Which fonts should you use?
A guiding principle in your layout is to avoid using a large number of different fonts, even though you may be tempted to try out any number of those fonts sitting in your computer. Use of too many fonts is first of all distracting, but as you become more experienced, you will also see that it is unattractive and takes away from the pleasing and coherent visual appearance you are trying to create.
It should rarely be necessary or desirable to use more than 2 or 3 fonts for most documents. Furthermore, it's a good idea to choose these ahead of time, since the type of font may play a role in the design process of other visual elements. A typical set of choices might be one font for headlines, another for subheadings, and a third for the text body.
Here are some additional essential characteristics you must consider:
- Does the font contain all of the characters I need? Different typefaces will have a variable extent of coverage for various languages or even for special characters like fractions or the copyright symbol.
- Is the encoding correct? Here you want to make sure that when you enter a particular character from your keyboard the correct glyph is shown.
- Are the glyphs appropriate for my use? You should run a test to see that, after export to PDF, the legibility is adequate for your needs. For example, some fonts designed for the web are not of sufficient quality for use in printed material.
- Is this a reliable, good font? Some fonts are simply better designed than others. A better designed font has letter spacing carefully created to allow characters to have a nice, even display in various combinations of glyphs. Again, looking at some sample text in an exported PDF is your best test.
Scribus runs some testing on fonts to ensure they meet some basic quality checks, but this is no replacement for some manual checks on your own. You certainly want to find out about problems with a font as soon as possible in the design and layout process, and not wait until you have gotten to the finished product.
To some extent, there is probably a greater likelihood of some issues with fonts having a huge number of glyphs, due to the work it takes to carefully design so many.
At the present time, Scribus does not adequately support non-Latin languages other than Cyrillic, but this is under active development.
Get help from a font manager
Even a basic system may have dozens of fonts included, and with time you may find you have hundreds, so using a font manager can help you sift through this for the 2 or 3 that you will use in your document.
What these allow for is an easy ability to scan the various glyphs, along with a classification of the font type, and to read metadata, including licensing for the font. Just because a font is free doesn't necessarily mean it allows unrestricted use. In addition, you can use the manager to inactivate fonts you do not want to use, which shortens the list of possible choices.
One such font manager easily available and recommended is Fontmatrix, found at http://fontmatrix.net/, and which has versions for Linux, Windows, and Mac OS X.
An alternative, a bit more simple, is Font manager http://code.google.com/font-manager/
What happens when I open a Scribus document which uses fonts not on my computer?
This might come about when you use a different computer from the the one you created the document on originally, or when you receive a document from someone else.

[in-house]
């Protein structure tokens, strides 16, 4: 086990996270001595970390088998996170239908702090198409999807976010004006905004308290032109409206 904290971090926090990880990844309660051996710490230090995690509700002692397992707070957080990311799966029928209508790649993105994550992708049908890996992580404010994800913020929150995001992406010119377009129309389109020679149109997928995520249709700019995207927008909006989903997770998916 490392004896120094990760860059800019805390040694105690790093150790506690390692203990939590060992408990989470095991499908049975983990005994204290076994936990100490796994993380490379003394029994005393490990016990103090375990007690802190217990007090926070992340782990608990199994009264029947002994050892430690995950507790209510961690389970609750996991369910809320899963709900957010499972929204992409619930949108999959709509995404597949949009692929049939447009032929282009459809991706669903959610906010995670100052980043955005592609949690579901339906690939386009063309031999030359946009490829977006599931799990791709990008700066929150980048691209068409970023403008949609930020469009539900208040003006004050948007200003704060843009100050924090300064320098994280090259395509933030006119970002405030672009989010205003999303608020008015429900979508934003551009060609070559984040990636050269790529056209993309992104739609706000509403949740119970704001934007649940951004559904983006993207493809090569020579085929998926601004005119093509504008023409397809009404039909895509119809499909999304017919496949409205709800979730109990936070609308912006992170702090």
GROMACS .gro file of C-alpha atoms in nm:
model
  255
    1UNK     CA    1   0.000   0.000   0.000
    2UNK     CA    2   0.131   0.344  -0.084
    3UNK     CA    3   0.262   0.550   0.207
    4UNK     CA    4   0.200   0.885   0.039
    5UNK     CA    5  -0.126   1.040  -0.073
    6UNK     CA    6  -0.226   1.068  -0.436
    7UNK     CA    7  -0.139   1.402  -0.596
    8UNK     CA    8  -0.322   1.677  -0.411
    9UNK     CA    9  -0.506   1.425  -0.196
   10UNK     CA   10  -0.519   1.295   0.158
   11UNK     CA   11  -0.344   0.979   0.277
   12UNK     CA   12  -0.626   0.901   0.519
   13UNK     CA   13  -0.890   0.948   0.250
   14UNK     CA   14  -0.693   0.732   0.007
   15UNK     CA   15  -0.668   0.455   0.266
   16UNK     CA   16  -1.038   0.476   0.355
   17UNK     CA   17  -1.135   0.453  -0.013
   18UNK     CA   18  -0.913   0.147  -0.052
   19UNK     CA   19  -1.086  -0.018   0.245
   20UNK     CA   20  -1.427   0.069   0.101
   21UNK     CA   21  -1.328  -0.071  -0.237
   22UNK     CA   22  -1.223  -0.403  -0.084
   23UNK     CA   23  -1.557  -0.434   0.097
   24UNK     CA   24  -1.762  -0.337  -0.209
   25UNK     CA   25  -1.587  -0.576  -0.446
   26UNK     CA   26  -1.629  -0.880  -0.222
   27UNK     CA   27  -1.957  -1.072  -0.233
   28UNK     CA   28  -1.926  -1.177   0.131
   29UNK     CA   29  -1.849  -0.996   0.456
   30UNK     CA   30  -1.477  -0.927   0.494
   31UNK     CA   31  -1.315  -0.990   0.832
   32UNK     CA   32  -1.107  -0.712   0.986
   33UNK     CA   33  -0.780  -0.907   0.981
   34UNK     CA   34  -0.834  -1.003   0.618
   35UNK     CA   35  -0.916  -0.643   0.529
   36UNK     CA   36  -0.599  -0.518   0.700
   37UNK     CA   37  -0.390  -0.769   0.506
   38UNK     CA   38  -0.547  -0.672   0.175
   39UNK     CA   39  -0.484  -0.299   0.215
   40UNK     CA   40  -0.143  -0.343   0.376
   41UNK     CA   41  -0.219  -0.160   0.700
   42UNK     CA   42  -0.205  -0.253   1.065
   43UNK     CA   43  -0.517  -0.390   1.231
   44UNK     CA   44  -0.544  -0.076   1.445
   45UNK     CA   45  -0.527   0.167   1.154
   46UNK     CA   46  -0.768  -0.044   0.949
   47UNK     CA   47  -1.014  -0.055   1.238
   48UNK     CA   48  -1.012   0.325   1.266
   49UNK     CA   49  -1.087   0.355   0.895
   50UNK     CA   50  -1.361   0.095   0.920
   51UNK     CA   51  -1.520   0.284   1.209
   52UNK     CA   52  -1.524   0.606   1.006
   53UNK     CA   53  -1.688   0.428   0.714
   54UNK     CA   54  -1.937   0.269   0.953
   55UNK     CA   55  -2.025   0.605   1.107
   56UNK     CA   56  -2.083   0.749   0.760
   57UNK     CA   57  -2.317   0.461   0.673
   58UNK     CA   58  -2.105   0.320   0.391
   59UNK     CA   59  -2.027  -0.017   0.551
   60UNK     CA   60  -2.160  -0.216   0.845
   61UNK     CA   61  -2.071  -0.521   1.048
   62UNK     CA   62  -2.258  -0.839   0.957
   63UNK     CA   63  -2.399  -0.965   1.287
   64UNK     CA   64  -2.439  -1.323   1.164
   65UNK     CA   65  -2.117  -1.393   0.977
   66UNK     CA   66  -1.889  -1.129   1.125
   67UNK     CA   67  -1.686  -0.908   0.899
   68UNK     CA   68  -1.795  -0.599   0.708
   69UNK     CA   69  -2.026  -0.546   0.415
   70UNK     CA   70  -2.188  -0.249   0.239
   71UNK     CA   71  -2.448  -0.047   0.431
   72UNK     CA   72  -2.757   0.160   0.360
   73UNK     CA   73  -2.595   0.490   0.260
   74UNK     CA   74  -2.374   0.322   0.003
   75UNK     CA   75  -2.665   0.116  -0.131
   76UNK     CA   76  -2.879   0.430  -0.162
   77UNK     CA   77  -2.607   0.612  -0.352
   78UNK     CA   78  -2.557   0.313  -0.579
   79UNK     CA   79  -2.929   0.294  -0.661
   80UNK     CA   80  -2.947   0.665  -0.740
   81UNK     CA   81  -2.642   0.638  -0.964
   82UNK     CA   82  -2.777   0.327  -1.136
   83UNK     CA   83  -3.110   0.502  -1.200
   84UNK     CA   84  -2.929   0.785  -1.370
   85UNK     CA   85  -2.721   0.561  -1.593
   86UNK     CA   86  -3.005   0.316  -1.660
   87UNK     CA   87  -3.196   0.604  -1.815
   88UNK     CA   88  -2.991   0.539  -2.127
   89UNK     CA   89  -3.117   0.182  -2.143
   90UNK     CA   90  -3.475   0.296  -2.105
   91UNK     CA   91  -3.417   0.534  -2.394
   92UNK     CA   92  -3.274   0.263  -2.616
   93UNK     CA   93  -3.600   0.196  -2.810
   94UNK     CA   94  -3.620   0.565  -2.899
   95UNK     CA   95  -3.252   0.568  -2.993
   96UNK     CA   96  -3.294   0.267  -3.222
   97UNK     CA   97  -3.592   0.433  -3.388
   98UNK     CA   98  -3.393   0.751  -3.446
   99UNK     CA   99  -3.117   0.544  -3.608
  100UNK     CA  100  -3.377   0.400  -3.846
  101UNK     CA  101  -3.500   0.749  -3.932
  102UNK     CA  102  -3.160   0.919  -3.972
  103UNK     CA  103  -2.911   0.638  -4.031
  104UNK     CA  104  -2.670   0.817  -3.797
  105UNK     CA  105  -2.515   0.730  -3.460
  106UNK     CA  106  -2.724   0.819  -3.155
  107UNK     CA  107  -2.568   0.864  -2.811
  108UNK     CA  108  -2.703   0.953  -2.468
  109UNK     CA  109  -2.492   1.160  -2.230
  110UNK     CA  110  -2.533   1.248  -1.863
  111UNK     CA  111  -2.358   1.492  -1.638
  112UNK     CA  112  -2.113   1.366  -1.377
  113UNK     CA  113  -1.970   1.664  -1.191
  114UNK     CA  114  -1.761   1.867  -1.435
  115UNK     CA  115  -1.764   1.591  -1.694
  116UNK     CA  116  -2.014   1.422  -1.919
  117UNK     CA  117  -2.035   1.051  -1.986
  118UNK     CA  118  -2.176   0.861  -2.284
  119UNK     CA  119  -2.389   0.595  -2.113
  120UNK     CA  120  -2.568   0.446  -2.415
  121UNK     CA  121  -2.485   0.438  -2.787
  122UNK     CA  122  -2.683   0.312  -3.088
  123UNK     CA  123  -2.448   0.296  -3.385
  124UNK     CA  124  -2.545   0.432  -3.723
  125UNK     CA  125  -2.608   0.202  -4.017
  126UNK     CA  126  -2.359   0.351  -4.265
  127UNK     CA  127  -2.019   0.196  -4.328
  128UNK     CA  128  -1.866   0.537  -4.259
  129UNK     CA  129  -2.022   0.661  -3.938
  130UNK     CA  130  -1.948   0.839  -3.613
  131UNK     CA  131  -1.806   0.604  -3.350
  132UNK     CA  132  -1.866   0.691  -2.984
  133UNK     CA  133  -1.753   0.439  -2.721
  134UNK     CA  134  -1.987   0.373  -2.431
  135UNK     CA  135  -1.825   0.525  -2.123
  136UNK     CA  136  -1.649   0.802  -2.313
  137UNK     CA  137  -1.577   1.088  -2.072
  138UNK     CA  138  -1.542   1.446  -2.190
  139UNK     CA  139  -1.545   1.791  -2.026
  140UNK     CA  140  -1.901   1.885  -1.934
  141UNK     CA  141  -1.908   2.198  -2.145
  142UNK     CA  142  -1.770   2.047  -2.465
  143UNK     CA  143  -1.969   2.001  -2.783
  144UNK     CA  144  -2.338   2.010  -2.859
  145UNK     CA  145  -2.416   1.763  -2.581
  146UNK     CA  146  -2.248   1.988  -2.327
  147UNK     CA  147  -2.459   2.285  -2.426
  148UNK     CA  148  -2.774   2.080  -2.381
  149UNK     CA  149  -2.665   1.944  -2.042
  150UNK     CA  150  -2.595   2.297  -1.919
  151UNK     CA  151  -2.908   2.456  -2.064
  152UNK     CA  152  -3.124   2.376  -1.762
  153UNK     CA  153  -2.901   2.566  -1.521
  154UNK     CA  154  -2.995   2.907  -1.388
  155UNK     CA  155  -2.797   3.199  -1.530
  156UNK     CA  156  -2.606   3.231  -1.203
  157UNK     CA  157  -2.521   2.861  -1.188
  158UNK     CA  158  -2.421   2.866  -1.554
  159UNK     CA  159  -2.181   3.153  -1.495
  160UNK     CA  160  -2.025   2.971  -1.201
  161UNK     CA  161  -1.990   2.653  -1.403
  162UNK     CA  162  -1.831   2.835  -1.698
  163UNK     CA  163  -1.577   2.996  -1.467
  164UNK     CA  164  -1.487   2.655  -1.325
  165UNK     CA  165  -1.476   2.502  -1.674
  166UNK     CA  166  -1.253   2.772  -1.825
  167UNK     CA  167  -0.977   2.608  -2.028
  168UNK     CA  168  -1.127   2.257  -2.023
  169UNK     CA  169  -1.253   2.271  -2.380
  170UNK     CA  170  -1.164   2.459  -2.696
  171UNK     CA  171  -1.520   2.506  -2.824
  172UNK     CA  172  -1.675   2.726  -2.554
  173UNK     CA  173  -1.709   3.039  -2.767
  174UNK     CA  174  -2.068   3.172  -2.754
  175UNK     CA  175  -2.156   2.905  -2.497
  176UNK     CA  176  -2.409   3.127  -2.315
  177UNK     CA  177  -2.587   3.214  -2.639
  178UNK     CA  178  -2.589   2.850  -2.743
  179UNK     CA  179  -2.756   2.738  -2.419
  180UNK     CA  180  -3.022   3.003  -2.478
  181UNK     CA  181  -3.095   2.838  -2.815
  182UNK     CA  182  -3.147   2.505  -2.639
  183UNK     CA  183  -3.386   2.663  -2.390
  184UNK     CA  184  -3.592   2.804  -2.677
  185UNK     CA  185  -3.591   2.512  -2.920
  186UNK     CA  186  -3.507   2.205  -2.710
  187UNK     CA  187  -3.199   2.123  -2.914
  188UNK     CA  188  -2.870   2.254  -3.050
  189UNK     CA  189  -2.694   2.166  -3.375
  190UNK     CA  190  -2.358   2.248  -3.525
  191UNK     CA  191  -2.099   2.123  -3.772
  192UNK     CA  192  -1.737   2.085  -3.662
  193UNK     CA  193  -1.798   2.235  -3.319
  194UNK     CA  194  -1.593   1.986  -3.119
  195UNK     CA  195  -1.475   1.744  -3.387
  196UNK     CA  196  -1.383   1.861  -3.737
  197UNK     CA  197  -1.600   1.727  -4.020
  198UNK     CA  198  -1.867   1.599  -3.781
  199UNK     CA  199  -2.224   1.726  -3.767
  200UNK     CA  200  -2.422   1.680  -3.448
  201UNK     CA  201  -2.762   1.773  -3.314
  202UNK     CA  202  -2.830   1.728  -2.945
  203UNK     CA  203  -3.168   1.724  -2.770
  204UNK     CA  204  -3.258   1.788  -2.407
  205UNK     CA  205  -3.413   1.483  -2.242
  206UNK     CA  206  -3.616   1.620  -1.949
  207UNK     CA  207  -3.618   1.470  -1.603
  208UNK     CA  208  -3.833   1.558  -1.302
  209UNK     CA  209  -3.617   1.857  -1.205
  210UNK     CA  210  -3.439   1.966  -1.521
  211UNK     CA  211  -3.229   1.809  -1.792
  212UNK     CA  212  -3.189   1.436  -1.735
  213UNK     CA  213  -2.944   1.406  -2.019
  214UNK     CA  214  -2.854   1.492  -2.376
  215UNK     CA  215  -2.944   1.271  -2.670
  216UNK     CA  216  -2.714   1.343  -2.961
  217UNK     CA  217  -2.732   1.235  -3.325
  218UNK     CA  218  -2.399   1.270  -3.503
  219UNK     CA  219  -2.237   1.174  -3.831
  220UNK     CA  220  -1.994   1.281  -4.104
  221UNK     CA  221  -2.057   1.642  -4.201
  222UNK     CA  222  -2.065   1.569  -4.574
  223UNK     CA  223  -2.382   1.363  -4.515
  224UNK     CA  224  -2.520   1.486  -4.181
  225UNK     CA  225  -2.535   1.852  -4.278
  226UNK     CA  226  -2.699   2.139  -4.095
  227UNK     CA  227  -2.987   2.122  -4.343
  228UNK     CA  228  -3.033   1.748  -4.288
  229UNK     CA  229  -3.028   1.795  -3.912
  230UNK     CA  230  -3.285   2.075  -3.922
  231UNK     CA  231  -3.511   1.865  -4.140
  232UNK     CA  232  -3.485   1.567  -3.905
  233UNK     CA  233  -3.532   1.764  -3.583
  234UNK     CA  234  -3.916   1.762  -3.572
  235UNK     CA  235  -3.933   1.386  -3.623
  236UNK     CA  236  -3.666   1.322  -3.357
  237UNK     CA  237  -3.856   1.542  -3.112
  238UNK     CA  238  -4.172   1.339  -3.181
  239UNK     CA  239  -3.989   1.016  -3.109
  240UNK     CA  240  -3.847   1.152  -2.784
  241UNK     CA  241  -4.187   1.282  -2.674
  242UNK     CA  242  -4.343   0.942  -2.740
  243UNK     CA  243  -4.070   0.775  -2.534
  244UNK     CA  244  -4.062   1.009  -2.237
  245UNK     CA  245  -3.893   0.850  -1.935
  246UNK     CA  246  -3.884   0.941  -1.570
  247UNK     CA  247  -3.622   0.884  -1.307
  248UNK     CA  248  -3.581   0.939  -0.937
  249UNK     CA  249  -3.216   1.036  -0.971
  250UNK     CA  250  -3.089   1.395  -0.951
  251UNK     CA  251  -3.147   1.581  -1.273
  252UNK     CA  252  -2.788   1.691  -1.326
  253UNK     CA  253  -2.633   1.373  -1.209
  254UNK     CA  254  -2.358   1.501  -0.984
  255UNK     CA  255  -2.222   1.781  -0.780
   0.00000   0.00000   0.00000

As soon as a document is loaded, Scribus checks to see that all of its fonts are present on your system. For each that is missing, you will see a dialog appear, suggesting a substitution, or with which you can choose some other font which you do have on your system.
Some reliable fonts to begin with
As we have noted above, not all fonts you may find are adequate for DTP purposes. Here we give a short list of free fonts with open licensing which you can expect to give you quality results in your PDFs.
- Liberation is a font family developed by Red Hat as an alternative to the proprietary Arial, Arial Narrow, Times New Roman, and Courier New. Since they were developed together they show a good consistency of style between them. This family includes Liberation Sans, Liberation Sans Narrow, Liberation Serif, and Liberation Mono.
To download: https://fedora-hosted.org/liberation-fonts/
License: GPL v2, with exception for fonts
- Droid is a font family developed for the Android operating system, consisting of Droid Sans, Droid Serif, and Droid Mono. As with the Liberation family, the fact they were developed together contributes to consistency.
To download: http://www.droidfonts.com/
License: Apache License v2
- Gentium a very attractive font family developed by Victor Gaultney, and which has some similarities to the classic Garamond font. The family includes Alternative Gentium, Gentium Basic, Gentium Book Basic, Gentium Plus, and Gentium Plus Compact.
To download: http://scripts.sil.org/gentium/
License: SIL Open Font License (OFL)
- DejaVu is a font family based on Bitstream Vera, which has a good track record used onscreen. One of its highlights is a huge selection of glyphs – if you need something unusual, check DejaVu. It includes DejaVu Sans, DejaVu Sans Condensed, DejaVu Serif, and DejaVu Mono.
To download: http://dejavu-fonts.org/wiki/Main_Page/
License: specific permissive license, available at http://dejavu-fonts.org/wiki/License
- Cantarell is a modern and complete font designed by Dave Crossland, with variations and Bold Oblique.
To download: http://abattis.org/cantarell/
License: SIL Open Font License (OFL)
Finding free fonts
Here are three reliable sources of good quality fonts:
- Open Font Library: http://openfontlibrary.org/
- Google Web Fonts: http://www.google.com/webfonts/
- Font Squirrel: http://www.fontsquirrel.com
A reminder: always check the license of your font before you use it, to be sure that it meets your needs.